The London bombings of 2005 occurred on Seventh July in the morning hours commonly referred to as the rush hour where four bombs were detonated killing more than fifty people and injuring more than seven hundred. The attacks targeted the British civilians particularly those using underground trains.
Three out of the four explosions took place in underground trains and they occurred in quick succession leading to panic through out the public transport system in London and other major towns in the European region. The United States of America also became alert as there were fears its transport system would also be targeted.
The fourth bomb detonated an hour later in a double-decker bus and this made the public panic even more due to the sensitivity of the issue and it almost brought business to a standstill due to fear (Frost, par 3, 2008). However, with time the public regained their confidence on public means though caution was still high.
Circumstances and Responses to the London Bombings of 2005
As a result of the London bomb attacks; there were high alert responses from disaster preparedness management departments and also massive response from other emergency services through out the city of London. In the weeks that followed, people almost shunned the use of London’s public transport system especially after another attack targeting the public was experienced few days later.
It was only after some weeks later that the public started showing back some confidence in the public transport system by defying all the odds and the days that followed, the city started regaining its life again though with more security alerts and less underground rail services.
To the rest of the cities in Britain and other major cities in the world, especially in the European region and the United States, there were numerous security alerts over the issue with the public being advised to be on the look out both by the governments where they were residing and their home governments.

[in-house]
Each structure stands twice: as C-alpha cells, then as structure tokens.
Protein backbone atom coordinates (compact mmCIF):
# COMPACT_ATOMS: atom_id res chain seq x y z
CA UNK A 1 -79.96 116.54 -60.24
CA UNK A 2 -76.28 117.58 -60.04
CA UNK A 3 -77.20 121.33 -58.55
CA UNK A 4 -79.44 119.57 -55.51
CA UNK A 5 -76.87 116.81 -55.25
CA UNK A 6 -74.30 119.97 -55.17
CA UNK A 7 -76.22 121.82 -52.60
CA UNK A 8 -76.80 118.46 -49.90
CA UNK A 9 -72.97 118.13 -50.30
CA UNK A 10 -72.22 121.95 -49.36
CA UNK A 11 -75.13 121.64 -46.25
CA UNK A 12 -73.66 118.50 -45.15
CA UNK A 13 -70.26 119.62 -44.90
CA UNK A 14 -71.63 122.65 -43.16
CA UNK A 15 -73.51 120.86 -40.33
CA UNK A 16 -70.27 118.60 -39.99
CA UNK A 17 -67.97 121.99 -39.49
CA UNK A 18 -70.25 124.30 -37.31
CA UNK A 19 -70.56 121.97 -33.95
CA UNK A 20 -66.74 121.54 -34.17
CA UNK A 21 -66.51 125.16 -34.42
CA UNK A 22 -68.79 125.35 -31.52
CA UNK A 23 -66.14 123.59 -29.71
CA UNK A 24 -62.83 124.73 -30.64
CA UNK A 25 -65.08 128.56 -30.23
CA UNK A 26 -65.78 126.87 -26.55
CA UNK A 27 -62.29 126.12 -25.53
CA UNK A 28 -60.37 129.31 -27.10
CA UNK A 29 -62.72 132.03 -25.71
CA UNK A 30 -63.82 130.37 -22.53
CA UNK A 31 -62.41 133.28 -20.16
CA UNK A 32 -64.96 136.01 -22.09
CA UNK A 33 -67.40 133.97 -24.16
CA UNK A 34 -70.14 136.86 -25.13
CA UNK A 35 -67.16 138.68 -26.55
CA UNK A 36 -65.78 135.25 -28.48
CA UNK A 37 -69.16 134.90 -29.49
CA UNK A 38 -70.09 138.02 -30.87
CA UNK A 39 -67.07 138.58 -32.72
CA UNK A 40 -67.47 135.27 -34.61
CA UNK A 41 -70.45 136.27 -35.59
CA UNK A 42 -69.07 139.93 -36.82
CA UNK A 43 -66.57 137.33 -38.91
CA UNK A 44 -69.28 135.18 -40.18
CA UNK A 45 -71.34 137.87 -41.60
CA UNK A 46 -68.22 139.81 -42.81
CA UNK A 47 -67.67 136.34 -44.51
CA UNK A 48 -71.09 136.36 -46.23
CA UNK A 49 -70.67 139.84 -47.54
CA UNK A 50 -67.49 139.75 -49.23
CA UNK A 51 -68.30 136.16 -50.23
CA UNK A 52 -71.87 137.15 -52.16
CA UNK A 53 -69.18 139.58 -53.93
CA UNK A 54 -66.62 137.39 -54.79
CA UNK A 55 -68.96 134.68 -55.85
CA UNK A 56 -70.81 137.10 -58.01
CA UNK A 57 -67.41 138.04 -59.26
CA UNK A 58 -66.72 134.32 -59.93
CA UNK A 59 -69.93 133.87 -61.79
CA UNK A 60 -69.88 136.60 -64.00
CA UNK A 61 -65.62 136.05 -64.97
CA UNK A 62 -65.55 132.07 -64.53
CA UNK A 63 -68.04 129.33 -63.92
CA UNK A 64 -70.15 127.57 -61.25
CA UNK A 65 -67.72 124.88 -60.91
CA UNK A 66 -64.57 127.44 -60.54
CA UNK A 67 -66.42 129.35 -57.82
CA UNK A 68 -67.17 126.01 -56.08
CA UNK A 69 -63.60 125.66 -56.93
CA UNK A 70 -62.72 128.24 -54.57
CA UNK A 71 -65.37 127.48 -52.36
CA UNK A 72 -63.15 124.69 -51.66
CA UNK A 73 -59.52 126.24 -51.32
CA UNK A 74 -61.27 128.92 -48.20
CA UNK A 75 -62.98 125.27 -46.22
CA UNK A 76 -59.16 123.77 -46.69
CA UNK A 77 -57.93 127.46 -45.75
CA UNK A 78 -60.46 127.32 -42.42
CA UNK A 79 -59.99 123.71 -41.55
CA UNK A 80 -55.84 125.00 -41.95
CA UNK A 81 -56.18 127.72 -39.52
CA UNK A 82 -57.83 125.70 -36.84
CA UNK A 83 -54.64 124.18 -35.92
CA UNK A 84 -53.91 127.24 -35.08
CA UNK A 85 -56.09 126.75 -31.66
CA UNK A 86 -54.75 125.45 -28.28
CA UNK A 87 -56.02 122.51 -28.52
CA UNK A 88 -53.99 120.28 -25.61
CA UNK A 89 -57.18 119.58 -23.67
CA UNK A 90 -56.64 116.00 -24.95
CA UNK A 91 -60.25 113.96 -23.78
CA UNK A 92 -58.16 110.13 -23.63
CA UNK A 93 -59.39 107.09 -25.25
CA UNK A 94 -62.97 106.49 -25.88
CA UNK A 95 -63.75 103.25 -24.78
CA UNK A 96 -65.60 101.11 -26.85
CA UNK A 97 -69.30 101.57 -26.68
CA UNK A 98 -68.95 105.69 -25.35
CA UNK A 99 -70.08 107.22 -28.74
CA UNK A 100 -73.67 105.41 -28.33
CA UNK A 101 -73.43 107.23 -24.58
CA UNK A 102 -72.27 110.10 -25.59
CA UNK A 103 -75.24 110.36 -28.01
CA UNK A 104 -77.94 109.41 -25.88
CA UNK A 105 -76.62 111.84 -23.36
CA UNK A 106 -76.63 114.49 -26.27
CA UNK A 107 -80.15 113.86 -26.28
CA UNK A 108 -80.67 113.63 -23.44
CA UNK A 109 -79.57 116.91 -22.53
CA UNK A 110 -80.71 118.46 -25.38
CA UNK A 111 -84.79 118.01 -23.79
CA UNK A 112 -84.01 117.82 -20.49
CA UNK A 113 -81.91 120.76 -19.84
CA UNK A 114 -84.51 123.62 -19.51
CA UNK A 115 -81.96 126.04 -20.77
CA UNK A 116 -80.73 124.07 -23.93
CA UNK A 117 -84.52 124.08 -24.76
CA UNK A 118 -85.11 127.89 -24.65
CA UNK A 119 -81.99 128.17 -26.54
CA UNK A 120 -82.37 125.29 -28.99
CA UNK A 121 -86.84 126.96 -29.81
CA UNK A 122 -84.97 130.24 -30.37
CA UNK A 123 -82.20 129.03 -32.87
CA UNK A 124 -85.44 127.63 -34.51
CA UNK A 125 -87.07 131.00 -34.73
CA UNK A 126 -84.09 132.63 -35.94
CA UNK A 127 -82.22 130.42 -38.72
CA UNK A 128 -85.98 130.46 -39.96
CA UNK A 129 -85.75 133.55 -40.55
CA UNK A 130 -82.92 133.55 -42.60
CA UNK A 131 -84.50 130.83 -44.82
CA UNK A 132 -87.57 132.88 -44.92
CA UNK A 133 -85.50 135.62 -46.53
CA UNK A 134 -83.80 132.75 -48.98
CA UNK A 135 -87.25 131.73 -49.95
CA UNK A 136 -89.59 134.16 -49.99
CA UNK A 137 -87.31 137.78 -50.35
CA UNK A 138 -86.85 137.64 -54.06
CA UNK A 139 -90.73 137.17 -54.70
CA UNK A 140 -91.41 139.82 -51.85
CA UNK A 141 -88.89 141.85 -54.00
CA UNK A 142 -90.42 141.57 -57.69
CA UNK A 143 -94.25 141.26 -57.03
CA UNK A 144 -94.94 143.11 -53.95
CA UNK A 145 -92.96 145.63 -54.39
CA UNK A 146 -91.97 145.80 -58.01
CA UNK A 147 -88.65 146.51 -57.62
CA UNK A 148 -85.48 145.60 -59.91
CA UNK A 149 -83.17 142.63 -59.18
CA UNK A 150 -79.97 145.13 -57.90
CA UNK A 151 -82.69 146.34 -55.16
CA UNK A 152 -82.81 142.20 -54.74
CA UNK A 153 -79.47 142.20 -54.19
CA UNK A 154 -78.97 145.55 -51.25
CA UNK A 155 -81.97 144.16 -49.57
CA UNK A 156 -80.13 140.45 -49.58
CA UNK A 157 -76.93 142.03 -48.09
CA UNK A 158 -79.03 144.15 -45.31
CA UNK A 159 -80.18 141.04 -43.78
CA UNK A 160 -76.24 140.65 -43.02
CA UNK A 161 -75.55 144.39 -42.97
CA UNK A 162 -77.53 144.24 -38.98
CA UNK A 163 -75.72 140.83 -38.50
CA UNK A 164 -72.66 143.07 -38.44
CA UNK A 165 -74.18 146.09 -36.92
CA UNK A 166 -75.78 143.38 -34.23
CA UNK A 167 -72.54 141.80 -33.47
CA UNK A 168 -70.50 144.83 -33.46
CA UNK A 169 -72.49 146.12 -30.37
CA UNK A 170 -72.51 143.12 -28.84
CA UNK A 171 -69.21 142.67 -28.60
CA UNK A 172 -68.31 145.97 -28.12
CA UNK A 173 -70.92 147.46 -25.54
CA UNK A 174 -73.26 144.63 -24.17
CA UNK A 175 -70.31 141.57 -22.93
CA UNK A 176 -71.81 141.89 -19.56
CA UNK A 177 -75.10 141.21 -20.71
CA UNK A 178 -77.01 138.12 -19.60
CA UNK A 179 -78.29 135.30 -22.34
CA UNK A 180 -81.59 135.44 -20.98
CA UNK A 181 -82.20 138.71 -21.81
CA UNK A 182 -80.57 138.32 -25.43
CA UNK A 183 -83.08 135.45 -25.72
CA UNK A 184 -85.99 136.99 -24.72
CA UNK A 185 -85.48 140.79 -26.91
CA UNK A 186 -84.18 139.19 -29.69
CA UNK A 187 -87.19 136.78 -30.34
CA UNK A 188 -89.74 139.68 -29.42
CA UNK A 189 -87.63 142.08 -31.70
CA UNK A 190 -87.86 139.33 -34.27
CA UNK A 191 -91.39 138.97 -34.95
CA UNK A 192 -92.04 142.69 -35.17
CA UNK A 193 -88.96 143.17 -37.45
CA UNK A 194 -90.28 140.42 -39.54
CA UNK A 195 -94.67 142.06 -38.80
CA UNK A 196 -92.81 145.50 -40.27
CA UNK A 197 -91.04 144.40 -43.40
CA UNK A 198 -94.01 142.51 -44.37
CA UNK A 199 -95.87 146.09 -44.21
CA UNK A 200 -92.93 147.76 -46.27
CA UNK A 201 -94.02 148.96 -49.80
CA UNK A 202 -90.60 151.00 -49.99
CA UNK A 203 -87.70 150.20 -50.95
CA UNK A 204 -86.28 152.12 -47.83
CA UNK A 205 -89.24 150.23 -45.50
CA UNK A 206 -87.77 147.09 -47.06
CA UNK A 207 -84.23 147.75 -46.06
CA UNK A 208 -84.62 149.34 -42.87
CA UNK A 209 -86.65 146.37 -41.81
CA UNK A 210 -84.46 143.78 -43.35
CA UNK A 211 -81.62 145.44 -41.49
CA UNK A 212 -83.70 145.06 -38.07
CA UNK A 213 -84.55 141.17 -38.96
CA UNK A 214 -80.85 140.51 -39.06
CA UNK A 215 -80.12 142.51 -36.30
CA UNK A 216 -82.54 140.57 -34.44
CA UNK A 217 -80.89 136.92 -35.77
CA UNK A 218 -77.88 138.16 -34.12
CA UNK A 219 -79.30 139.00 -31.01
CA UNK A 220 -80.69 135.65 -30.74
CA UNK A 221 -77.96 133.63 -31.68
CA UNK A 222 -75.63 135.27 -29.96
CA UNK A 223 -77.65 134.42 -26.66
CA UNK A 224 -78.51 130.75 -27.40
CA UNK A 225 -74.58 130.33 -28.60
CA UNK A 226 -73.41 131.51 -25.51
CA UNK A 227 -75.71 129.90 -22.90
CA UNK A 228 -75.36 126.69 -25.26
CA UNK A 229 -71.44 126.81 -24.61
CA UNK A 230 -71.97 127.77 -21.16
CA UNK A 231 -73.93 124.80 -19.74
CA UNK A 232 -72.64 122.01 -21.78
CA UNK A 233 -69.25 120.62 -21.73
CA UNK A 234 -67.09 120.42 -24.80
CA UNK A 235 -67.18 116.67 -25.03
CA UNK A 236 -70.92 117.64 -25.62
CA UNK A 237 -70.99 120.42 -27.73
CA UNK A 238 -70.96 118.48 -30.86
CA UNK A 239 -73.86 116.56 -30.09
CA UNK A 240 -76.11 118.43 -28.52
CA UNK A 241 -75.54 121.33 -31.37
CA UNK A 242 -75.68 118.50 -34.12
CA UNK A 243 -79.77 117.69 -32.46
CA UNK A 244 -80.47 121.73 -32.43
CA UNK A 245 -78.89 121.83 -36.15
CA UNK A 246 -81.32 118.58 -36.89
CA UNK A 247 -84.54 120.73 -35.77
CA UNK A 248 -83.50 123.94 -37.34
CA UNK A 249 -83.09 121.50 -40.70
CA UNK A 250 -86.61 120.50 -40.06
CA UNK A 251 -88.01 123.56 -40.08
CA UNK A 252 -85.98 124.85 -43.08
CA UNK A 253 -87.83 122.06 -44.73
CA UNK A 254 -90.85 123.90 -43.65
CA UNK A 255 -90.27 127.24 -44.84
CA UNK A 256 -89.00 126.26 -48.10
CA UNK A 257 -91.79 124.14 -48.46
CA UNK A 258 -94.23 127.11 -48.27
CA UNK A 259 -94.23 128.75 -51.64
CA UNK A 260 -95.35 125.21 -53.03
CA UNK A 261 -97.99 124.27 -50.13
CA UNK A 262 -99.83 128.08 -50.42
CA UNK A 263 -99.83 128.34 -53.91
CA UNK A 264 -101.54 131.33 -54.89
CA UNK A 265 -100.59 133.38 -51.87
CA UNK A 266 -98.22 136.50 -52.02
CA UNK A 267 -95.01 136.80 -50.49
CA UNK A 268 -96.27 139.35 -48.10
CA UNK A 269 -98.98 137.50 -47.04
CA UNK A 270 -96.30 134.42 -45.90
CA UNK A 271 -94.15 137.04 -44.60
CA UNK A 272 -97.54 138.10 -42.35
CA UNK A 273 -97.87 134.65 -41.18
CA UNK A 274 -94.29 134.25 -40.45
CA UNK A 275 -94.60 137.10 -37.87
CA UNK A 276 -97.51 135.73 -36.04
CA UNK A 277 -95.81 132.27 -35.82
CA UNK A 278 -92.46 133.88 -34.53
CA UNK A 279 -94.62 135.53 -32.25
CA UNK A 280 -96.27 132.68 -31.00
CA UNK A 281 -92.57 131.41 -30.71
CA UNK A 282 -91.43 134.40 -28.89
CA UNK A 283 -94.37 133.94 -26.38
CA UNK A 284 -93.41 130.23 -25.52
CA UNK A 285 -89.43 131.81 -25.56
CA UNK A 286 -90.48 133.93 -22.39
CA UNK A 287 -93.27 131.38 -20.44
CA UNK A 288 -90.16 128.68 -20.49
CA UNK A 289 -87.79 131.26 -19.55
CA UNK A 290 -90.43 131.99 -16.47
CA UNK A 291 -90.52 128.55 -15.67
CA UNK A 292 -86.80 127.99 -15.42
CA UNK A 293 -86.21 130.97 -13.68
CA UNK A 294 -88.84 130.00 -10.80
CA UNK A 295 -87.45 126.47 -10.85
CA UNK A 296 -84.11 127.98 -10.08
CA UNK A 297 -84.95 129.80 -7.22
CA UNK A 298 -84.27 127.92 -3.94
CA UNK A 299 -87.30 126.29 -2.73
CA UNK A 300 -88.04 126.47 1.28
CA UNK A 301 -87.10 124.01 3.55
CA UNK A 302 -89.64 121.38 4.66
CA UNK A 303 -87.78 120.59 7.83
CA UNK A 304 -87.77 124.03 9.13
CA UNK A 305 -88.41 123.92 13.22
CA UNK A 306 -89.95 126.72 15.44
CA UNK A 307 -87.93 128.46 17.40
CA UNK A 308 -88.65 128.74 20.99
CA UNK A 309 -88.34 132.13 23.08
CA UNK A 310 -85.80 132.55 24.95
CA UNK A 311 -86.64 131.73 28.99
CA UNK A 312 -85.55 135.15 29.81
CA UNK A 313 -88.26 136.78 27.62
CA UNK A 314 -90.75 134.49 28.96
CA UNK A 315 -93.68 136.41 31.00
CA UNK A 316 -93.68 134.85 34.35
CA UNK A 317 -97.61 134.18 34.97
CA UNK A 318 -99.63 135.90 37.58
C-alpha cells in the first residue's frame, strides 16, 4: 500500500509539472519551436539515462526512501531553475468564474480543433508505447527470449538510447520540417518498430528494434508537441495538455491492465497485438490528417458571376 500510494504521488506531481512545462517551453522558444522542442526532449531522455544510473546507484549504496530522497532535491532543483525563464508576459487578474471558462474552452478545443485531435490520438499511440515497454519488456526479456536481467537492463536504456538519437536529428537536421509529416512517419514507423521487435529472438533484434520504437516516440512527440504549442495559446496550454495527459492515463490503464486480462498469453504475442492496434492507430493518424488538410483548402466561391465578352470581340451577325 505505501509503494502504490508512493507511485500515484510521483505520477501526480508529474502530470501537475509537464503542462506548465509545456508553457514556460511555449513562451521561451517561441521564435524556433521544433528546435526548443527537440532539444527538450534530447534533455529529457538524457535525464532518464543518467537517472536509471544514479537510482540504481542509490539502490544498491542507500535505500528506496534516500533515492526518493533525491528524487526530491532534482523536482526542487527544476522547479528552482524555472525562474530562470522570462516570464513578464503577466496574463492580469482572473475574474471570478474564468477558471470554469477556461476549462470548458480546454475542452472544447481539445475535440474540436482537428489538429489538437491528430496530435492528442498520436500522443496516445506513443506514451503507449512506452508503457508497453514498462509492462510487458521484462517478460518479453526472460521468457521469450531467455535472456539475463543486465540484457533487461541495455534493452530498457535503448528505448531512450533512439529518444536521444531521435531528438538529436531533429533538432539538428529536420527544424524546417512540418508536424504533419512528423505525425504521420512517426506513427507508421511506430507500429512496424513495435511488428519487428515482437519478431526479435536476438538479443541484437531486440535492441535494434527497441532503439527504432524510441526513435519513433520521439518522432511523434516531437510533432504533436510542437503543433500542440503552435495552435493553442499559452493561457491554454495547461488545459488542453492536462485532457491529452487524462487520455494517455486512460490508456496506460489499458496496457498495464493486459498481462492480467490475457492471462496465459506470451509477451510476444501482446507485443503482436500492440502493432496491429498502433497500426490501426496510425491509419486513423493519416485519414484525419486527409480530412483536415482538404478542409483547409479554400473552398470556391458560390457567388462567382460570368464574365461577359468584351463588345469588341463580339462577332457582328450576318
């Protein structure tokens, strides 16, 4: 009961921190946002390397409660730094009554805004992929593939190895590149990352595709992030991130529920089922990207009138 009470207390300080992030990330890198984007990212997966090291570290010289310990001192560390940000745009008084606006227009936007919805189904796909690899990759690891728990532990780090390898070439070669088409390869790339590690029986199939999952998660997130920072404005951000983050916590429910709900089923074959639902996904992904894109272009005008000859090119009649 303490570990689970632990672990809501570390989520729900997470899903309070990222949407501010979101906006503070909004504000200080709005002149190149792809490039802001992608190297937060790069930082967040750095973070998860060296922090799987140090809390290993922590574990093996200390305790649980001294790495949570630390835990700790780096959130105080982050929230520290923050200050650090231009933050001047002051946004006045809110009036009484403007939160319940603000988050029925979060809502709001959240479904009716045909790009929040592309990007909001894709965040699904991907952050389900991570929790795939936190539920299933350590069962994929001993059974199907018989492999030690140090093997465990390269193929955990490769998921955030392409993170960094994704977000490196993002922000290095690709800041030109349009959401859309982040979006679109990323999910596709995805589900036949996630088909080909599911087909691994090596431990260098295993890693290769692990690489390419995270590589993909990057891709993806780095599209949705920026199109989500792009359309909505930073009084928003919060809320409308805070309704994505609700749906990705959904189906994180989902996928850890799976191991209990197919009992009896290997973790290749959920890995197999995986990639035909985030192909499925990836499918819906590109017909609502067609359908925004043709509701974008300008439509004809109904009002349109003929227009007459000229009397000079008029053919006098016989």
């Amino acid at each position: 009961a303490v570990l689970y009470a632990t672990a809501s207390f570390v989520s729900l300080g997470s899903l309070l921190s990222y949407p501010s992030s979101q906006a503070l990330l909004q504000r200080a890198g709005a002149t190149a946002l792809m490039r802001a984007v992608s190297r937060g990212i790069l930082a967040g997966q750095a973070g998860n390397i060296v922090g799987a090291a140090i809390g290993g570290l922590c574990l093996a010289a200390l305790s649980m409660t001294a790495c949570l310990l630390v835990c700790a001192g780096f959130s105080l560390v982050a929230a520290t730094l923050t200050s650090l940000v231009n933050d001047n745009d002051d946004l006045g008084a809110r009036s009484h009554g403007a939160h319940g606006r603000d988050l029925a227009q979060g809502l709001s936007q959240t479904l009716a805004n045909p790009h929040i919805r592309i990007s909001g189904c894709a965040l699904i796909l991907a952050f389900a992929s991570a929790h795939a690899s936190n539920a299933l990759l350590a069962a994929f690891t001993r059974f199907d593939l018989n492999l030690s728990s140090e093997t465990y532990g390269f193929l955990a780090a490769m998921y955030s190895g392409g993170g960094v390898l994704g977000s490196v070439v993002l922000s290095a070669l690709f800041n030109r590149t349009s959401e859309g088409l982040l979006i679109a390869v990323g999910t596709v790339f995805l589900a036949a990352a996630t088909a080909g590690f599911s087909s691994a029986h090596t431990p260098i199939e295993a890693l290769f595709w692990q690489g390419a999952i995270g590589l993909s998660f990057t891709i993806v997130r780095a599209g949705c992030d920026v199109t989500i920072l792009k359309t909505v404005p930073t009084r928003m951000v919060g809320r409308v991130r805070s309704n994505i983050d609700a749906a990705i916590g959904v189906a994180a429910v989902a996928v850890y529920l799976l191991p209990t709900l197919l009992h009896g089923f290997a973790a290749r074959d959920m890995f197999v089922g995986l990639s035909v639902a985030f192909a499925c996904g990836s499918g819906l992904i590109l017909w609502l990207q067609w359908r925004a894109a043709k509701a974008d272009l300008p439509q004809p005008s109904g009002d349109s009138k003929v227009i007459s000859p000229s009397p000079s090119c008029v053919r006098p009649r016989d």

Apart from the public response that resulted in the reduced number of public transport users, the security response became alert both in London and other countries.
For example, in the United States of America, the Homeland Security raised threat level for mass transit systems such as the use of trains and buses. In all major cities (particularly in Washington and New York) equipped police force and explosives detecting dogs were positioned (Frost, 2008, par 8).
European countries also responded to the attacks by raising their alert levels. For example, France responded to the terror attacks by raising the level of terror alert to red which was the second highest leveling response to the London bombings.
In Germany, the levels were a bit low placing their alert levels to yellow level which showed that the likelihood of the country being attacked was minimal while in Spain, the level was raised to level three which is the highest in the country. At that level, it entailed that the security personnel were to patrol the (public) transport systems (Frost, 2008 p.6).
In nations like Singapore, security measures were immediately enforced on the sector (public transport) where the equipped officers were positioned in every area.
Plans for installation of CCTV cameras in all trains and buses and the public was also put into place and updates on the status of the security alerts and the expectations were communicated to the public to avoid confusion and other ugly scenes from occurring. These among others were the security alerts issues all over major cities in Europe and America.